Adoption of EHRs helps physicians to get up to speed on incoming patients before handoffs from the emergency department.
As the number of hospitals with electronic health record systems grows, a new study finds that inpatient physicians who receive patients from the emergency department have begun to do “chart biopsies” of electronic records to prepare for the handoffs.
Although the study in the Journal of the American Medical Informatics Association (JAMIA) doesn’t reach any conclusions about whether chart biopsies are an improvement over traditional handoff methods, it points outs that “chart biopsies appear to impact important clinical and organizational processes. Among these are the nature and quality of handoff interactions and the quality of care.”
The study defines a chart biopsy as “the activity of examining a patient’s health record to orient oneself to the patient and the care that the patient has received in order to inform subsequent conversations about or care of the patient.” To understand how this process works, the researchers studied general internal medicine physicians and surgeons who received patients from the ED at the University of Michigan Health System (UMHS) for a two-year period.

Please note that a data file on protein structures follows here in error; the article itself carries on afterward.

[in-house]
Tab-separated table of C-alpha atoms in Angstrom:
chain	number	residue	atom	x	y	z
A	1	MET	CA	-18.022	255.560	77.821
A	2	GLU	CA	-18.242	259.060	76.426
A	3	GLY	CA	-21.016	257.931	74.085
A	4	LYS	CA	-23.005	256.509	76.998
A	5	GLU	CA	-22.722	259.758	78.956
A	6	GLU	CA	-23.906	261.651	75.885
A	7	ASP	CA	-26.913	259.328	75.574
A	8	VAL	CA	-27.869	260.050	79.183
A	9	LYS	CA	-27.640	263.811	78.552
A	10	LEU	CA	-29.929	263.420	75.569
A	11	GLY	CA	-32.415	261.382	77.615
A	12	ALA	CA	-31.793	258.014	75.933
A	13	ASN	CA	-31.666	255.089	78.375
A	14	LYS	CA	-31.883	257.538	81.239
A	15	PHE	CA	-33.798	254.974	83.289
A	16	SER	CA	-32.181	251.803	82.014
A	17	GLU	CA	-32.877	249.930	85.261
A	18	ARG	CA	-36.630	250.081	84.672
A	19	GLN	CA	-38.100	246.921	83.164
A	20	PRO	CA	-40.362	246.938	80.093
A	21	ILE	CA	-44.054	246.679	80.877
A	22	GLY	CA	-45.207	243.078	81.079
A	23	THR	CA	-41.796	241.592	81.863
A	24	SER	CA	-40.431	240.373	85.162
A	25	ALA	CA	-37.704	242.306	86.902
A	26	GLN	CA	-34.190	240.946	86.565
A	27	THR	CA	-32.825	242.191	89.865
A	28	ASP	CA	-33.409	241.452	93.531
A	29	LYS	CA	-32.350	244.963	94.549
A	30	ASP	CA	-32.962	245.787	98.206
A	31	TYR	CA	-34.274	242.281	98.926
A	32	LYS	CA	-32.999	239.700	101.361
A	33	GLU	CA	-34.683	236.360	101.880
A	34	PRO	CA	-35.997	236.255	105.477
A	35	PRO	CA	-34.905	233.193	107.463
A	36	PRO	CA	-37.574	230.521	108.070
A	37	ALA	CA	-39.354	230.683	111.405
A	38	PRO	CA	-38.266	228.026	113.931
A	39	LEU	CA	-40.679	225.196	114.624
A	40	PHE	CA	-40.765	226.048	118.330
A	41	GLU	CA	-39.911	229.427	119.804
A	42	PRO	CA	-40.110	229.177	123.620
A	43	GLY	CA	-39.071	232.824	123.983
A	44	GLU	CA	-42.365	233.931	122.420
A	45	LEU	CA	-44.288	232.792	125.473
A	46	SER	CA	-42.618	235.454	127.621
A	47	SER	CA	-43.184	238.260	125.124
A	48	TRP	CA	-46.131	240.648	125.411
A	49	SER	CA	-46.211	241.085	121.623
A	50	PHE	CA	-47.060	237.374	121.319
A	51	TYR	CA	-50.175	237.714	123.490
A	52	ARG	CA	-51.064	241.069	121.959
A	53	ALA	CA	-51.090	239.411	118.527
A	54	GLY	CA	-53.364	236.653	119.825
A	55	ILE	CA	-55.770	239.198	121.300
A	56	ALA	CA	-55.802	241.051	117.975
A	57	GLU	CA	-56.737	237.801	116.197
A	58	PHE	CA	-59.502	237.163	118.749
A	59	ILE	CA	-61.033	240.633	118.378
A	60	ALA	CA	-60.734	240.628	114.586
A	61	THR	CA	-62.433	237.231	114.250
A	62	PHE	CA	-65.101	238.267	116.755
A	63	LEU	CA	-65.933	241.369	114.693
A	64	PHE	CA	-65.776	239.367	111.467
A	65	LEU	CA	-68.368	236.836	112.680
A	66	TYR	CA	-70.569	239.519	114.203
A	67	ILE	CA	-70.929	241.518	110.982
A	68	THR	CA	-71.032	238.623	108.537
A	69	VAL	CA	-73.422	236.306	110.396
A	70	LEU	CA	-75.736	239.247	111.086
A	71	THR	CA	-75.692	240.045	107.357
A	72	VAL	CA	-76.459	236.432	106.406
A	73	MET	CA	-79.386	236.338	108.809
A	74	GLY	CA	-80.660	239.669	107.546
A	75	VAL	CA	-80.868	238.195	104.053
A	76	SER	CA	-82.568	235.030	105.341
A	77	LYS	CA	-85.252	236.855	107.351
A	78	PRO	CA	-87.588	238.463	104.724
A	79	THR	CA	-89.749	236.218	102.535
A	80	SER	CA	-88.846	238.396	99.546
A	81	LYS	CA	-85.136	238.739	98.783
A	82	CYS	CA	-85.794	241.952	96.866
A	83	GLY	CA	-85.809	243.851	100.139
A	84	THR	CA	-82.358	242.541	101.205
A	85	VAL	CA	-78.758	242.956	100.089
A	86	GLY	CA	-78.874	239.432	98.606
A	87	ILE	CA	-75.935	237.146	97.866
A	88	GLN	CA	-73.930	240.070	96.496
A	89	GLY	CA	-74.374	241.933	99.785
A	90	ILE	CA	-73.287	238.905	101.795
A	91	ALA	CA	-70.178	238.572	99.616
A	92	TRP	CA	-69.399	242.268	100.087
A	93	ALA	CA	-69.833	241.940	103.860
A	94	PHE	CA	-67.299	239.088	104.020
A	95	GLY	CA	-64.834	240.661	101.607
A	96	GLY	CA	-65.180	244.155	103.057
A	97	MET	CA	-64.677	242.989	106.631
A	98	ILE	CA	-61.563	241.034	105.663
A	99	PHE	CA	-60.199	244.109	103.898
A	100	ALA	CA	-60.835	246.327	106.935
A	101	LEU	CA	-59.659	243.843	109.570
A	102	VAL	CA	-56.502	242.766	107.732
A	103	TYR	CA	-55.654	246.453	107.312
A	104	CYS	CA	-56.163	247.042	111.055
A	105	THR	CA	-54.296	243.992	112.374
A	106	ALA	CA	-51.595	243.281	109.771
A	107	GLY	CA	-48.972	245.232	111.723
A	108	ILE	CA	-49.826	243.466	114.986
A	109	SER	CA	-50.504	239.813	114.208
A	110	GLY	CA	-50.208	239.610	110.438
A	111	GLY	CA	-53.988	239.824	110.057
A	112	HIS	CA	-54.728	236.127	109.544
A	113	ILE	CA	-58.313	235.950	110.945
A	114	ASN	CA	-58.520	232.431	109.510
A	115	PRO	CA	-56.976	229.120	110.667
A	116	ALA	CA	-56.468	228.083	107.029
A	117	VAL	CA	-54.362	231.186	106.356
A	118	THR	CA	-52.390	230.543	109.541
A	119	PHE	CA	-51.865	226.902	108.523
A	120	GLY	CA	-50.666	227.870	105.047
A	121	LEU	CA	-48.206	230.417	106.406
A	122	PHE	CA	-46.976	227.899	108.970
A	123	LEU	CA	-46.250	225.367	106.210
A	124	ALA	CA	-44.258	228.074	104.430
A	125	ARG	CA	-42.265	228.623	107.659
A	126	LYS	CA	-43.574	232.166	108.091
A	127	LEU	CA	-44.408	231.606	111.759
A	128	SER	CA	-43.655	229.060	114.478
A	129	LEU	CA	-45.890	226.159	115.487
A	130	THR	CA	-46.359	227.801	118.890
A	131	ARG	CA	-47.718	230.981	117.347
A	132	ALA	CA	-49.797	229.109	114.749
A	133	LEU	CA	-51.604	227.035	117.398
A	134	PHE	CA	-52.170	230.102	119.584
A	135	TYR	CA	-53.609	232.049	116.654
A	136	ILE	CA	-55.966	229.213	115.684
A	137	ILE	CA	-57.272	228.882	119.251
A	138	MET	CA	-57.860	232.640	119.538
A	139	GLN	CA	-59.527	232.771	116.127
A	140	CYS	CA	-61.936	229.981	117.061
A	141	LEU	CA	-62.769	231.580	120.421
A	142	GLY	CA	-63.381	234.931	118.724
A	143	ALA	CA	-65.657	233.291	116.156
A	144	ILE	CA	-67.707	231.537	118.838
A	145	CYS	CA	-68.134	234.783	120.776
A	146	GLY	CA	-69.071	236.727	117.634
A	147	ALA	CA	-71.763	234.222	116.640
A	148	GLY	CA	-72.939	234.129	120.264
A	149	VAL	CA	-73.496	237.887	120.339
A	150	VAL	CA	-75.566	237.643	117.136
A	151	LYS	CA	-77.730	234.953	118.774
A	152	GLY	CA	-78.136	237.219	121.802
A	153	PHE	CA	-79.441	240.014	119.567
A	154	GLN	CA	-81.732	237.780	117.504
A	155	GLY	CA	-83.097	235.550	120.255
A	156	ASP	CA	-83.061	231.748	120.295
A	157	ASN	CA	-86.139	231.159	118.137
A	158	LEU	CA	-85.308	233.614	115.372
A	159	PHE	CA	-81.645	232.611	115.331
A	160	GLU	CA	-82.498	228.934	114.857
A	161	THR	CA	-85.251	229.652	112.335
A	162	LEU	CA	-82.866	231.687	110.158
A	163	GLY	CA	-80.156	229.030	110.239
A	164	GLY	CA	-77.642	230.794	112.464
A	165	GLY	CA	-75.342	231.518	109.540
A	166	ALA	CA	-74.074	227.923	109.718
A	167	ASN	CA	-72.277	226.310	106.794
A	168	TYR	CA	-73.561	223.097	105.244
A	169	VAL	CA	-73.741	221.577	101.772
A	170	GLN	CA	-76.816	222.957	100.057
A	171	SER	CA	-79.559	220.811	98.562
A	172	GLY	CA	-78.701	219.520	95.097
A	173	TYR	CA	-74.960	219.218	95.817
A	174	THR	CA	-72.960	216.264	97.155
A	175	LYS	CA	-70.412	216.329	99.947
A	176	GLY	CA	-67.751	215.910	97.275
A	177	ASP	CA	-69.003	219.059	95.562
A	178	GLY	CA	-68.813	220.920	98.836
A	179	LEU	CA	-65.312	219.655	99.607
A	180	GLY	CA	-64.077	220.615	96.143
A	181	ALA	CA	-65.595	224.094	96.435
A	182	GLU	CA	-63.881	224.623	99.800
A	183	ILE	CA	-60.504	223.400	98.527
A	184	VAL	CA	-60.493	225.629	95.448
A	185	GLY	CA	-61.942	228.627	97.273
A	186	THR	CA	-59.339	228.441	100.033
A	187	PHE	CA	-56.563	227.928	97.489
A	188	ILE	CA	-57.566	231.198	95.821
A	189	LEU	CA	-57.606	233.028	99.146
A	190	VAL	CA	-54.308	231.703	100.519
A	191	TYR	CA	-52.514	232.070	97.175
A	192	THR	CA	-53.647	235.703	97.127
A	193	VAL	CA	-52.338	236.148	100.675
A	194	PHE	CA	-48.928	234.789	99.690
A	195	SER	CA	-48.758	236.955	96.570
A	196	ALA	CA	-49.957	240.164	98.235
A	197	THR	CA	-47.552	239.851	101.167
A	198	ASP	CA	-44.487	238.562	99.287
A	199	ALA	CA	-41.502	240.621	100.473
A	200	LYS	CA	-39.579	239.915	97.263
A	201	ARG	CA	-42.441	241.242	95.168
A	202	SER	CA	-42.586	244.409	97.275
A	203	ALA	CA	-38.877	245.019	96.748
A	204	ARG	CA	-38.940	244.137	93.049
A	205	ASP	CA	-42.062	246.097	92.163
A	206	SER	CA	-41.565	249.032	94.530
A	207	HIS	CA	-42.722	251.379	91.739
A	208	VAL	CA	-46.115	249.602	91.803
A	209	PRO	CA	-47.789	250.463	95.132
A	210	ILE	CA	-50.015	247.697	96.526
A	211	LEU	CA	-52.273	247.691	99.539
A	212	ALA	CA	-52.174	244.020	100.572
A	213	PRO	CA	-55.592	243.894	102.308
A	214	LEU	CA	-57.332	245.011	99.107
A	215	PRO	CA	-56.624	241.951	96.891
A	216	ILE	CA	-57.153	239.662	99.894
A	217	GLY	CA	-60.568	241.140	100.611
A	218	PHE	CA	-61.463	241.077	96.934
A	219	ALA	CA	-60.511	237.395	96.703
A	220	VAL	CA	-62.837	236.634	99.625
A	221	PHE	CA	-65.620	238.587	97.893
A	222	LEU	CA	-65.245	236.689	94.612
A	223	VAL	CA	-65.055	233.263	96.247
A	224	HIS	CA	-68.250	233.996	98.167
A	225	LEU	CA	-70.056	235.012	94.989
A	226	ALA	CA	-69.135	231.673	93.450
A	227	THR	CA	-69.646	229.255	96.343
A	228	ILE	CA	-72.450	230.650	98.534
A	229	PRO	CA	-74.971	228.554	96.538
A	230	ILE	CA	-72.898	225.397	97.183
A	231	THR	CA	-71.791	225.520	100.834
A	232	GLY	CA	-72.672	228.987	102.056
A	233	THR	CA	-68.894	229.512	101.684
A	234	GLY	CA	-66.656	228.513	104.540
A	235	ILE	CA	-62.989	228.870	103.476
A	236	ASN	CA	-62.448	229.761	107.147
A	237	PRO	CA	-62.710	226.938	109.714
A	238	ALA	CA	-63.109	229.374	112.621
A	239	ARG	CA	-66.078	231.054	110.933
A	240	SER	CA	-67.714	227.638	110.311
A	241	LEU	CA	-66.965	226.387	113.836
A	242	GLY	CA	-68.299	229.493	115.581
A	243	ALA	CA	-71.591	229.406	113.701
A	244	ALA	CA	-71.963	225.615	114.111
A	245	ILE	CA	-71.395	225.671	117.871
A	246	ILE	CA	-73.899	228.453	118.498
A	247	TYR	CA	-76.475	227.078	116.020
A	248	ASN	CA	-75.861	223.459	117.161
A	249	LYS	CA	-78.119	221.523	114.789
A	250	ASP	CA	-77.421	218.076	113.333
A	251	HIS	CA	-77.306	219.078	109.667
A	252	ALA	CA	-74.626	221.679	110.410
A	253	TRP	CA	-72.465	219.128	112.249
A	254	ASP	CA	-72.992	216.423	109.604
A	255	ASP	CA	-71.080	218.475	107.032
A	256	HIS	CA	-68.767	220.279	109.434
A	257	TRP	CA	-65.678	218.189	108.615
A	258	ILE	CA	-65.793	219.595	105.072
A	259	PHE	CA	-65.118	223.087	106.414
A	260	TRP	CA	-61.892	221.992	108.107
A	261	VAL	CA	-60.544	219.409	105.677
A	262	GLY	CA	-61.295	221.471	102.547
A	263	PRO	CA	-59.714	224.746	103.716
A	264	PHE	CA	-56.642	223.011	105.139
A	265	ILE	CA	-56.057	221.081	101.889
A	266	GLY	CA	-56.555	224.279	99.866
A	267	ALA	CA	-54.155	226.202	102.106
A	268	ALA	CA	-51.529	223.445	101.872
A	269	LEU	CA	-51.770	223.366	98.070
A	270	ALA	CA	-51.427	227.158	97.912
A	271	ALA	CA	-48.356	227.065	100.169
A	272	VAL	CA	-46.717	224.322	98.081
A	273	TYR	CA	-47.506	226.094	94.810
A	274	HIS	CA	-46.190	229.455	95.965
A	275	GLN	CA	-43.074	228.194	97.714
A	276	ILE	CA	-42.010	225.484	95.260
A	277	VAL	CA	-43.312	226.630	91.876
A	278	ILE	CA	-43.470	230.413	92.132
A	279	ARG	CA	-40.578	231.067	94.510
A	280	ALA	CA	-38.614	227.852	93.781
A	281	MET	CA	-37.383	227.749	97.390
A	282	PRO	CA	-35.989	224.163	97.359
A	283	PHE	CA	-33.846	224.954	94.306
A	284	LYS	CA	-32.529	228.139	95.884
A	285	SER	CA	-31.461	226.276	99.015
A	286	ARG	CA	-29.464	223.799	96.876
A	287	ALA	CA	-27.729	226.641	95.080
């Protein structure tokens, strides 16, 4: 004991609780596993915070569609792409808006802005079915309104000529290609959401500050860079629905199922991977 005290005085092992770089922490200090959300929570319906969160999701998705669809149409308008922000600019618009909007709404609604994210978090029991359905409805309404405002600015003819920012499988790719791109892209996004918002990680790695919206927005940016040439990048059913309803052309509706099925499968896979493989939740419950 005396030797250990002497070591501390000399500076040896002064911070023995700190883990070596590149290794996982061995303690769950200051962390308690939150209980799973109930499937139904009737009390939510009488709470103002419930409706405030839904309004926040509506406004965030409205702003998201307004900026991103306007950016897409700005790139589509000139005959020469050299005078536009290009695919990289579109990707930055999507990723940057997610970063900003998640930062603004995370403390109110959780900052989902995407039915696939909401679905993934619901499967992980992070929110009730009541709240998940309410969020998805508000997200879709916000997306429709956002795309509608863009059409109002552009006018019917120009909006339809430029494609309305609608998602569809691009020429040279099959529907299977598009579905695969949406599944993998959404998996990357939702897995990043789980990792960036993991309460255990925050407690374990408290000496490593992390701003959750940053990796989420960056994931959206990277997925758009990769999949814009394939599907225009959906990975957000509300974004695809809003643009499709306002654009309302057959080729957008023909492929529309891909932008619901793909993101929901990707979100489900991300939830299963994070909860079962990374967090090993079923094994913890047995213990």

At UMHS, hospital physicians had access to two EHRs: one was for inpatient and outpatient documentation, and the other was used in the ED. When ED doctors and nurses entered data into their EHR, the inpatient doctors could view that data immediately. Over time, they began to review the ED charts before having a conversation with the ED physician who admitted the patient.
The three main functions of chart biopsies, according to the study, are getting an overview of the patient, preparing for handoff and subsequent care, and defending against potential biases.
According to Hilligoss, every UMHS physician that he observed did some kind of chart biopsy. But they didn’t do one in every case–sometimes they were too busy–and every doctor did them differently. Hilligoss did point out, however, that doctors in hospitals other than UMHS were also starting to perform chart biopsies; fellow academics at other institutions have told him this. “It isn’t something that anyone has preplanned for, but because the EHR is there, they’re naturally doing it,” he said.
Source: www.informationweek.com; Ken Terry; September 17, 2012.